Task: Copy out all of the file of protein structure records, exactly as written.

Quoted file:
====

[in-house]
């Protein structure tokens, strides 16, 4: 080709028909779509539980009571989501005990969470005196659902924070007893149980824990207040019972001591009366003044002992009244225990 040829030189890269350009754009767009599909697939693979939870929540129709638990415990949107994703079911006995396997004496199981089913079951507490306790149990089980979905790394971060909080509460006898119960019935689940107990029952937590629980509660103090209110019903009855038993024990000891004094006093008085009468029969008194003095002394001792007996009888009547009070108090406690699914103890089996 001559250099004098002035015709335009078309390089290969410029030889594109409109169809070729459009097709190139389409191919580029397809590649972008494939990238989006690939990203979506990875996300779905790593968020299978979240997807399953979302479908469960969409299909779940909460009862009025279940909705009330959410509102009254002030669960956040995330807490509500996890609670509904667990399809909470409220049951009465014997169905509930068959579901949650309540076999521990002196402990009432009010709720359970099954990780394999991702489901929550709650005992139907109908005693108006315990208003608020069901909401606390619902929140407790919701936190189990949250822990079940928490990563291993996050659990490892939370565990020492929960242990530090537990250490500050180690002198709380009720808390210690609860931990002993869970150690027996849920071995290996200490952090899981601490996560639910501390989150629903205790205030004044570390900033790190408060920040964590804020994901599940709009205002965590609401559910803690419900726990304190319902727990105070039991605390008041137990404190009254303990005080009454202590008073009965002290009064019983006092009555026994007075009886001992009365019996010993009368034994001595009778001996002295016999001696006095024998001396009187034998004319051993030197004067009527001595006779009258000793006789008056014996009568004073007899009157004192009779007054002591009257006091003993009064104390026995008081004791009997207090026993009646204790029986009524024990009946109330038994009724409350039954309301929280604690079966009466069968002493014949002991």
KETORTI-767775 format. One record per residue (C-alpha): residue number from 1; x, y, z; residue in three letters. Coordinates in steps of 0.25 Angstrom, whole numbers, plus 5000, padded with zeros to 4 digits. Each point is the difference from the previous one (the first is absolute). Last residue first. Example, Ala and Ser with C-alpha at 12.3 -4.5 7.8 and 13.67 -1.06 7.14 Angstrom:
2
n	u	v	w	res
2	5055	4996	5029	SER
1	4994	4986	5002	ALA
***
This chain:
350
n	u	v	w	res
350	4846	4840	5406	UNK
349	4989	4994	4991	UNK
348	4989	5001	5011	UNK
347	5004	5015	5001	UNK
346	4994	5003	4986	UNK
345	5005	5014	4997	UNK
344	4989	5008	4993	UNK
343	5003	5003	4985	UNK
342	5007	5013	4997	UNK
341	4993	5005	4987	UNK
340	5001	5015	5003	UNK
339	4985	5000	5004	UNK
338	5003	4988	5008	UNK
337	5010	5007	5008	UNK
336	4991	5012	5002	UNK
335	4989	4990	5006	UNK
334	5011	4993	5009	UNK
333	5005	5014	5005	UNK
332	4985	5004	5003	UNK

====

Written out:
[in-house]
């Protein structure tokens, strides 16, 4: 080709028909779509539980009571989501005990969470005196659902924070007893149980824990207040019972001591009366003044002992009244225990 040829030189890269350009754009767009599909697939693979939870929540129709638990415990949107994703079911006995396997004496199981089913079951507490306790149990089980979905790394971060909080509460006898119960019935689940107990029952937590629980509660103090209110019903009855038993024990000891004094006093008085009468029969008194003095002394001792007996009888009547009070108090406690699914103890089996 001559250099004098002035015709335009078309390089290969410029030889594109409109169809070729459009097709190139389409191919580029397809590649972008494939990238989006690939990203979506990875996300779905790593968020299978979240997807399953979302479908469960969409299909779940909460009862009025279940909705009330959410509102009254002030669960956040995330807490509500996890609670509904667990399809909470409220049951009465014997169905509930068959579901949650309540076999521990002196402990009432009010709720359970099954990780394999991702489901929550709650005992139907109908005693108006315990208003608020069901909401606390619902929140407790919701936190189990949250822990079940928490990563291993996050659990490892939370565990020492929960242990530090537990250490500050180690002198709380009720808390210690609860931990002993869970150690027996849920071995290996200490952090899981601490996560639910501390989150629903205790205030004044570390900033790190408060920040964590804020994901599940709009205002965590609401559910803690419900726990304190319902727990105070039991605390008041137990404190009254303990005080009454202590008073009965002290009064019983006092009555026994007075009886001992009365019996010993009368034994001595009778001996002295016999001696006095024998001396009187034998004319051993030197004067009527001595006779009258000793006789008056014996009568004073007899009157004192009779007054002591009257006091003993009064104390026995008081004791009997207090026993009646204790029986009524024990009946109330038994009724409350039954309301929280604690079966009466069968002493014949002991």
KETORTI-767775 format. One record per residue (C-alpha): residue number from 1; x, y, z; residue in three letters. Coordinates in steps of 0.25 Angstrom, whole numbers, plus 5000, padded with zeros to 4 digits. Each point is the difference from the previous one (the first is absolute). Last residue first. Example, Ala and Ser with C-alpha at 12.3 -4.5 7.8 and 13.67 -1.06 7.14 Angstrom:
2
n	u	v	w	res
2	5055	4996	5029	SER
1	4994	4986	5002	ALA
***
This chain:
350
n	u	v	w	res
350	4846	4840	5406	UNK
349	4989	4994	4991	UNK
348	4989	5001	5011	UNK
347	5004	5015	5001	UNK
346	4994	5003	4986	UNK
345	5005	5014	4997	UNK
344	4989	5008	4993	UNK
343	5003	5003	4985	UNK
342	5007	5013	4997	UNK
341	4993	5005	4987	UNK
340	5001	5015	5003	UNK
339	4985	5000	5004	UNK
338	5003	4988	5008	UNK
337	5010	5007	5008	UNK
336	4991	5012	5002	UNK
335	4989	4990	5006	UNK
334	5011	4993	5009	UNK
333	5005	5014	5005	UNK
332	4985	5004	5003	UNK